What the Bill Is Actually About

This bill is about where we get married. Same-sex couples can currently marry in Massachusetts, Connecticut, Iowa, Vermont, and will soon be able to marry in New Hampshire and Maine. Outside of the U.S., same-sex couples can marry in Canada, The Netherlands, Belgium, Norway, Sweden, Spain, and South Africa. They are all recognized as married in D.C. While we can travel to any of these places, we cannot simply go downtown to get a license. This may seem to be a minor thing, but it is about respect and our place in society. It is also about equal access to our laws for the poorest among us. Not everyone can afford a trip to Connecticut to get married, and the people least able to afford such a trip will benefit greatly from an inexpensive entrance into the legal protections of marriage.

There will be a strong economic impact in having marriage equality in the District. According to the Williams Institute, "Extending marriage to same-sex couples will boost the District of Columbia’s economy by over $52.2 million over three years, which would generate increases in local government tax and fee revenues by $5.4 million and create approximately 700 new jobs." As the only place in the South where marriage is an option for same-sex couples, we can expect a boost in wedding tourism, a boost to hotels, restaurants, clubs, caterers, florists, dress and formal wear shops, card shops, hair salons, stores with gift registries, bakeries, etc. Plus, many wedding guests will take advantage of the trip to vacation in D.C. All of this is taxable. So, do we send people away to get married, or do we invite people to D.C. to hold their weddings here?

We are left with the question of what purpose is served by having two sets of laws. One for the gays, and one for the straights. We've had different laws for different people from time to time. These laws to promote and enforce discrimination always show themselves to be failures. They show themselves to be fundamentally un-American. They create a distrust of laws and government.

In the end our laws, system of government, our values, and our consciences reject discrimination. Not all at once, and not all of us together. But when we look by at old prejudices, we collectively wonder what the fuss was about. Today, the fuss is about some people getting married in Iowa, or going downtown.


I have two major amendments to propose to improve this legislation. First, we must not end Domestic Partnerships in this bill. Phasing out the Domestic Partnerships raises significant questions that should be carefully considered. I do not think that a serious consideration of Domestic Partnerships and their future can or should be made in the glare of marriage equality. Some of my concerns are:

  1. We don't want to take Domestic Partnerships away until we have marriage equality safe and settled in law. If the Congress or initiative were to block marriage, but not strike down the whole law, we would lose everything. In California, they found it very important to have both marriage and Domestic Partnerships. This not only protected couples after Proposition 8, but also to have recognition of their relationships in the maximum number of states.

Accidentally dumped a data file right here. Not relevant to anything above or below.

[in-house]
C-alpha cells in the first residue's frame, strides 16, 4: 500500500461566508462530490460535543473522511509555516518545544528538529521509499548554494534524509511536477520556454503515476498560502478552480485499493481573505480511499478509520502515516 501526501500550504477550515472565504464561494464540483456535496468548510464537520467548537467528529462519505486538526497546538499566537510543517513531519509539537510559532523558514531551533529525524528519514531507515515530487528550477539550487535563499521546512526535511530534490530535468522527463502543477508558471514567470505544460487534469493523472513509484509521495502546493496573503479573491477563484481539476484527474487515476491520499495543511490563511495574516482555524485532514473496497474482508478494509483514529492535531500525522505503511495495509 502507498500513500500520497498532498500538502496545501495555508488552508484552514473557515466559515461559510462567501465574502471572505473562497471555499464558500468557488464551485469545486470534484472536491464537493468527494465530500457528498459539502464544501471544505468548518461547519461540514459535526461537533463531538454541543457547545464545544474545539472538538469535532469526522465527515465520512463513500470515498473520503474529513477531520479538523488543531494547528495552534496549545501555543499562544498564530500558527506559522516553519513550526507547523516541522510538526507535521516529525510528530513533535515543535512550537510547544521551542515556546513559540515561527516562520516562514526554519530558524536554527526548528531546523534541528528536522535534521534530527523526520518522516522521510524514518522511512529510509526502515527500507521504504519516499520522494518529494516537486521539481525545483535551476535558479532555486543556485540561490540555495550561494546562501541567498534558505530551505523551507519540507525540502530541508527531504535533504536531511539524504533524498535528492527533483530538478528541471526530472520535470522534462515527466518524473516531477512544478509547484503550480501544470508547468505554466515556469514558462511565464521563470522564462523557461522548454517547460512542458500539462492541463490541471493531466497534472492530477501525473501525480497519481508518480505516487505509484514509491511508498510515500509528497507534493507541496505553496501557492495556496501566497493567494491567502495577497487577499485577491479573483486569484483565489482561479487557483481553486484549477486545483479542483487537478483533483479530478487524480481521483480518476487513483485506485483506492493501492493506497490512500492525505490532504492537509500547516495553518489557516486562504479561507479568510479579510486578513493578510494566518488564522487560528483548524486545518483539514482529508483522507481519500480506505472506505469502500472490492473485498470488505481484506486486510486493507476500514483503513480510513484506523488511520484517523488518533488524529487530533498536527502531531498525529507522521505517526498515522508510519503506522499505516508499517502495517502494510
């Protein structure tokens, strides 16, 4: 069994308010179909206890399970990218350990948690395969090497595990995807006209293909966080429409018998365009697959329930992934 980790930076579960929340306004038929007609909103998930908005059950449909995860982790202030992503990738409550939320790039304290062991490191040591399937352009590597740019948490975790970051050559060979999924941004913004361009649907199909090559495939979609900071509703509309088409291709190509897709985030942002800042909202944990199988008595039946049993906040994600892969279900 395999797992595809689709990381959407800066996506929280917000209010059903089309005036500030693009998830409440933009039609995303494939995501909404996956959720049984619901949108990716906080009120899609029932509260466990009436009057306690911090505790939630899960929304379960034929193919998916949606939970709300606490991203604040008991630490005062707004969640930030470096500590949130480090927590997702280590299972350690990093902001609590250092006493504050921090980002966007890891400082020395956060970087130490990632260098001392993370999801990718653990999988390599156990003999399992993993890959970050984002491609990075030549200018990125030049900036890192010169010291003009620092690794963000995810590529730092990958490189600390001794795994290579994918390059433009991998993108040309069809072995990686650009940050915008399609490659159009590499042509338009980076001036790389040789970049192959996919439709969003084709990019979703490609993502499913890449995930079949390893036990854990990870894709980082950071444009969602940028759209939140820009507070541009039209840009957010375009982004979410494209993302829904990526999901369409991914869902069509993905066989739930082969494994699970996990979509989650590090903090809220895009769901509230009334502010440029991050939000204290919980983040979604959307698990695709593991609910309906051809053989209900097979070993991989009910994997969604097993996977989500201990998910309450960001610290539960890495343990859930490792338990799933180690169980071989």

2. We need to maintain Domestic Partnerships so that we have the legal structure for recognizing Domestic Partnerships and Civil Unions from other jurisdictions. Arguably, if no new Domestic Partnerships can be issued, then new domestic partnerships from other places would also not be recognized.

  3. Although most people who can marry choose marriage, some do not. Unless there is a compelling argument as to why they should be denied the option, we should keep it. Councilmember David Catania says that opposite-sex couples choose marriage 98% of the time. 2% find Domestic Partnerships to be a better choice. I think we should have compelling reasons to take that choice away.

  4. Unlike other states, DC's Domestic Partnerships law covers far more than gay people. This was at John Wilson's insistence. It should not be taken away from people who still are not able to marry.

For these reasons, I ask the Committee to strike section 3 from the bill and, if you feel it necessary, take it up as separate legislation in a few years after we have marriage equality settled in law, and no real threat of the Congress taking it away.

Second, we need to take control of the administration of marriage licensing. Currently marriage licenses in District are issued by the Clerk of the Superior Court. (D.C. Code § 46-410, 46-411, 46-412, 46-413, 46-414), which is operated outside of D.C.’s control. Judges are appointed by the President and confirmed by the Senate. One hundred percent of the Court’s funding comes from the federal budget. Effectively, this bill asks the U.S. Congress to fund the issuance of marriage licenses to same-sex couples. This is inviting the Congress to intervene on this legislation, or at a minimum to block funding as they have done with Domestic Partnerships and clean needle exchange programs.

To avoid this, the bill must be amended to move the function of issuance of marriage licenses to the Mayor's authority, presumably to the Office of Vital Statistics, which already tracks marriages and registers domestic partnerships.

Further, officials of the District Government should be authorized to perform marriages. These officials might include the Mayor, Secretary of the District of Columbia, Councilmembers, and notaries public licensed by the District of Columbia. Currently, only religious leaders, Judges, and Clerks of the Court may officiate at a marriage ceremony (§ 46-406).

I have also been advised by Mark Levine of his proposed amendments to the wording of various sections of the bill. I endorse his amendments, but I will leave the presentation to his testimony.

Thank you for this opportunity to testify on Religious Freedom and Civil Marriage Equality Amendment Act of 2009. I am available to answer any questions that you may have.